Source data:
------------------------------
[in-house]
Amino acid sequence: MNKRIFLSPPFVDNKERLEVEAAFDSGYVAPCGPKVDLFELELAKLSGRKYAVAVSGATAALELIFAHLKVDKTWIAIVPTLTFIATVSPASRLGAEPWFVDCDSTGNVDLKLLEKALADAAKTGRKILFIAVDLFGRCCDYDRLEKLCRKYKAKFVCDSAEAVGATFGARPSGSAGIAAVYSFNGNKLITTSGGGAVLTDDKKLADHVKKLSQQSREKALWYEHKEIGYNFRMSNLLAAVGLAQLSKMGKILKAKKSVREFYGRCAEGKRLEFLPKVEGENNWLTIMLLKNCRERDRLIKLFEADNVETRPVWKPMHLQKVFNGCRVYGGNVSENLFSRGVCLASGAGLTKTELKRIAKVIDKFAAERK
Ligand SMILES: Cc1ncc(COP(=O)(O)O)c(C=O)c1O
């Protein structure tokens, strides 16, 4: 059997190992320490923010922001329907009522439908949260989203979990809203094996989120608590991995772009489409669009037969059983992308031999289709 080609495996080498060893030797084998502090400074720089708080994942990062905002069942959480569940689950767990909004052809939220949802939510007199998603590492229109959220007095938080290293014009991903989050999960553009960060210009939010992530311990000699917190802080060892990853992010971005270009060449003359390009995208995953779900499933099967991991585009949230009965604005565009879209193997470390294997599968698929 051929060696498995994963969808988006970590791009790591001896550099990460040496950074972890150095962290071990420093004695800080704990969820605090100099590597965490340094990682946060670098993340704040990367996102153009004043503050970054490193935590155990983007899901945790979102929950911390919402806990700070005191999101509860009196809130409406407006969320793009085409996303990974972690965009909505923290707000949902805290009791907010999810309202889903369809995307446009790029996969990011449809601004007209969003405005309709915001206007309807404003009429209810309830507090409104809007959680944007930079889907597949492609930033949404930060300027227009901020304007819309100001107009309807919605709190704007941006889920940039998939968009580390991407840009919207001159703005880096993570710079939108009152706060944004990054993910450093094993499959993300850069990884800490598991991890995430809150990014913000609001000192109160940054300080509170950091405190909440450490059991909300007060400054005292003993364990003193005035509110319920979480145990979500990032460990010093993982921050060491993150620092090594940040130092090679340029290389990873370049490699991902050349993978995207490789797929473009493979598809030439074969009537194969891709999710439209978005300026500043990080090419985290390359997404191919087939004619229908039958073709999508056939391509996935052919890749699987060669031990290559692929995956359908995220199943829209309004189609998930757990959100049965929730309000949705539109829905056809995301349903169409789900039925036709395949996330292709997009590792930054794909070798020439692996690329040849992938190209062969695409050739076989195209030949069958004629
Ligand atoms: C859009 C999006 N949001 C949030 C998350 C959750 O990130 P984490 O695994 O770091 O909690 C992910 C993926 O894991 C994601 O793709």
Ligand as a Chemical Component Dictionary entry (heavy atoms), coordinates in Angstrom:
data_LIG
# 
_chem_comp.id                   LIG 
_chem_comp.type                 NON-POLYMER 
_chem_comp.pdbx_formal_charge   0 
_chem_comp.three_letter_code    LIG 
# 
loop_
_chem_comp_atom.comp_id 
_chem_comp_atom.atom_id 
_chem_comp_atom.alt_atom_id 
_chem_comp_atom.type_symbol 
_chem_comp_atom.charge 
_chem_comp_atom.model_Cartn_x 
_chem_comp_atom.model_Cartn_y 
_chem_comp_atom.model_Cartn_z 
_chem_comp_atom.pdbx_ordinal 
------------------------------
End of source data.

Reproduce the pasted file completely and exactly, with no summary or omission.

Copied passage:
[in-house]
Amino acid sequence: MNKRIFLSPPFVDNKERLEVEAAFDSGYVAPCGPKVDLFELELAKLSGRKYAVAVSGATAALELIFAHLKVDKTWIAIVPTLTFIATVSPASRLGAEPWFVDCDSTGNVDLKLLEKALADAAKTGRKILFIAVDLFGRCCDYDRLEKLCRKYKAKFVCDSAEAVGATFGARPSGSAGIAAVYSFNGNKLITTSGGGAVLTDDKKLADHVKKLSQQSREKALWYEHKEIGYNFRMSNLLAAVGLAQLSKMGKILKAKKSVREFYGRCAEGKRLEFLPKVEGENNWLTIMLLKNCRERDRLIKLFEADNVETRPVWKPMHLQKVFNGCRVYGGNVSENLFSRGVCLASGAGLTKTELKRIAKVIDKFAAERK
Ligand SMILES: Cc1ncc(COP(=O)(O)O)c(C=O)c1O
């Protein structure tokens, strides 16, 4: 059997190992320490923010922001329907009522439908949260989203979990809203094996989120608590991995772009489409669009037969059983992308031999289709 080609495996080498060893030797084998502090400074720089708080994942990062905002069942959480569940689950767990909004052809939220949802939510007199998603590492229109959220007095938080290293014009991903989050999960553009960060210009939010992530311990000699917190802080060892990853992010971005270009060449003359390009995208995953779900499933099967991991585009949230009965604005565009879209193997470390294997599968698929 051929060696498995994963969808988006970590791009790591001896550099990460040496950074972890150095962290071990420093004695800080704990969820605090100099590597965490340094990682946060670098993340704040990367996102153009004043503050970054490193935590155990983007899901945790979102929950911390919402806990700070005191999101509860009196809130409406407006969320793009085409996303990974972690965009909505923290707000949902805290009791907010999810309202889903369809995307446009790029996969990011449809601004007209969003405005309709915001206007309807404003009429209810309830507090409104809007959680944007930079889907597949492609930033949404930060300027227009901020304007819309100001107009309807919605709190704007941006889920940039998939968009580390991407840009919207001159703005880096993570710079939108009152706060944004990054993910450093094993499959993300850069990884800490598991991890995430809150990014913000609001000192109160940054300080509170950091405190909440450490059991909300007060400054005292003993364990003193005035509110319920979480145990979500990032460990010093993982921050060491993150620092090594940040130092090679340029290389990873370049490699991902050349993978995207490789797929473009493979598809030439074969009537194969891709999710439209978005300026500043990080090419985290390359997404191919087939004619229908039958073709999508056939391509996935052919890749699987060669031990290559692929995956359908995220199943829209309004189609998930757990959100049965929730309000949705539109829905056809995301349903169409789900039925036709395949996330292709997009590792930054794909070798020439692996690329040849992938190209062969695409050739076989195209030949069958004629
Ligand atoms: C859009 C999006 N949001 C949030 C998350 C959750 O990130 P984490 O695994 O770091 O909690 C992910 C993926 O894991 C994601 O793709």
Ligand as a Chemical Component Dictionary entry (heavy atoms), coordinates in Angstrom:
data_LIG
# 
_chem_comp.id                   LIG 
_chem_comp.type                 NON-POLYMER 
_chem_comp.pdbx_formal_charge   0 
_chem_comp.three_letter_code    LIG 
# 
loop_
_chem_comp_atom.comp_id 
_chem_comp_atom.atom_id 
_chem_comp_atom.alt_atom_id 
_chem_comp_atom.type_symbol 
_chem_comp_atom.charge 
_chem_comp_atom.model_Cartn_x 
_chem_comp_atom.model_Cartn_y 
_chem_comp_atom.model_Cartn_z 
_chem_comp_atom.pdbx_ordinal 